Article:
Islam in South Asia

A Short History


Islamic South Asia has become a focal point in academia. Where did Muslims come from? How did they fare in interacting with Hindu cultures? How did they negotiate identity as ruling and ruled minorities and majorities? Part I covers early Muslim expansion and the formative phase in context of initial cultural encounter (app. 700-1300). Part II views the establishment of Muslim empire, cultures oscillating between Islamic and Islamicate, centralised and regionalised power (app. 1300-1700). Part III is composed in the backdrop of regional centralisation, territoriality and colonial rule, displaying processes of integration and differentiation of Muslim cultures in colonial setting (app. 1700-1930). Tensions between Muslim pluralism and singularity evolving in public sphere make up the fourth cluster (app. 1930-2002).
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Biographical Note

Jamal Malik, Ph.D. (1989) in South Asian History, Heidelberg, and post-doc (1994) in Islamic Studies, Bamberg, is Professor of Religious Studies at Erfurt University. He has published extensively on Muslims in South Asia and Europe, including Religious Pluralism in South Asia and Europe (OUP 2004)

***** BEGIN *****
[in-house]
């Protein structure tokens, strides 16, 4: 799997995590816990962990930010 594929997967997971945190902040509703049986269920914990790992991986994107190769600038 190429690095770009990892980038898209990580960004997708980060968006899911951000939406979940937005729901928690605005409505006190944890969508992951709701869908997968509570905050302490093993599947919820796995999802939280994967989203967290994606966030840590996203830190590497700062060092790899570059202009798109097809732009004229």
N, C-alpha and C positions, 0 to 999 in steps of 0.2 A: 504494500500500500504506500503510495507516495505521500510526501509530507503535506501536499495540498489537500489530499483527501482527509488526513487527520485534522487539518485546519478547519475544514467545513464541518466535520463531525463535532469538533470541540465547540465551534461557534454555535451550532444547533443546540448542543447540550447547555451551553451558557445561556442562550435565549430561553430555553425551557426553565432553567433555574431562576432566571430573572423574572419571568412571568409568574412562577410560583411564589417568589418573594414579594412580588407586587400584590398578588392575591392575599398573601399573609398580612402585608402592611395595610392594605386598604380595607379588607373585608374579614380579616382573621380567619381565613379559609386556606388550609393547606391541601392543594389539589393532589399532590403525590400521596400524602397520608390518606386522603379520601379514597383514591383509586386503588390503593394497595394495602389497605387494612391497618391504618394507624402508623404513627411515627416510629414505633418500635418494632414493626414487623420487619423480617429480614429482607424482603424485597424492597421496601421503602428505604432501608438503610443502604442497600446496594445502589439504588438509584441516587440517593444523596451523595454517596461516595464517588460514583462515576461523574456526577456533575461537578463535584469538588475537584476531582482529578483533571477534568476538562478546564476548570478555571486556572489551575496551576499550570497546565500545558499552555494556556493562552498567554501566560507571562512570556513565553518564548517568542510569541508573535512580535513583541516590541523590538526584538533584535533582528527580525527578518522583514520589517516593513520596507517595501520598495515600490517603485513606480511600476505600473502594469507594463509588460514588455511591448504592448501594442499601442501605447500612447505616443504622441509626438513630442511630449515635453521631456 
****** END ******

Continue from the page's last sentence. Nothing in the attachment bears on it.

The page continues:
Review Quotes

“Nearly one-third, or a half billion, of the world's Muslim population lives in South Asia, which includes the nation-states of Pakistan and Bangladesh. Malik's impressive book is an account of the long and complicated history of Islam in that region… [It] offers rich and provocative material for scholars interested in such issues as Islam and identity politics, religious communalism and the modern state, the impact of the colonial project on Muslim political culture, and the current radicalization of Muslims in the region.” A. Rasam, Choice, July 2009

"Undoubtedly, Malik’s short history improves our understanding of the current situation with all available data on South Asian Islam with clearly defined interdisciplinary tools." Afsar Mohammad, The Journal of Asian Studies

"...a fascinating book: rich in details, comprehensive in the range of historiography it covers, and lucid in style. It reflects the authors firm command on the subject and his mastery of not just Islam but the history of South Asia generally." Seema Alavi, The Book Review, 2009

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